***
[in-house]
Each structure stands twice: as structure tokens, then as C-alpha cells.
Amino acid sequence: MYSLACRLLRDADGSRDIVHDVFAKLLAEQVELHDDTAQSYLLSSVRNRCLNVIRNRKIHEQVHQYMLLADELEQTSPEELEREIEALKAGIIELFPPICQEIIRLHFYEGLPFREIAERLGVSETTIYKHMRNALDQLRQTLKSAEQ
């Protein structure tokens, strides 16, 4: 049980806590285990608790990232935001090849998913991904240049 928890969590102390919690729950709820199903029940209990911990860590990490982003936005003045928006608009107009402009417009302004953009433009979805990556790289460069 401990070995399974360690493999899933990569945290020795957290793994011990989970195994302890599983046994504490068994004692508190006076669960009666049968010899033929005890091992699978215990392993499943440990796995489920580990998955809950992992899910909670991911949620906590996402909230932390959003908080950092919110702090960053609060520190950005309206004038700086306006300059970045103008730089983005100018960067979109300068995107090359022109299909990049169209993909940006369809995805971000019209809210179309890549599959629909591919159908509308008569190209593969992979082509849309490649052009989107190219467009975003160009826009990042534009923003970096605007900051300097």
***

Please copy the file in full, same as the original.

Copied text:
[in-house]
Each structure stands twice: as structure tokens, then as C-alpha cells.
Amino acid sequence: MYSLACRLLRDADGSRDIVHDVFAKLLAEQVELHDDTAQSYLLSSVRNRCLNVIRNRKIHEQVHQYMLLADELEQTSPEELEREIEALKAGIIELFPPICQEIIRLHFYEGLPFREIAERLGVSETTIYKHMRNALDQLRQTLKSAEQ
């Protein structure tokens, strides 16, 4: 049980806590285990608790990232935001090849998913991904240049 928890969590102390919690729950709820199903029940209990911990860590990490982003936005003045928006608009107009402009417009302004953009433009979805990556790289460069 401990070995399974360690493999899933990569945290020795957290793994011990989970195994302890599983046994504490068994004692508190006076669960009666049968010899033929005890091992699978215990392993499943440990796995489920580990998955809950992992899910909670991911949620906590996402909230932390959003908080950092919110702090960053609060520190950005309206004038700086306006300059970045103008730089983005100018960067979109300068995107090359022109299909990049169209993909940006369809995805971000019209809210179309890549599959629909591919159908509308008569190209593969992979082509849309490649052009989107190219467009975003160009826009990042534009923003970096605007900051300097």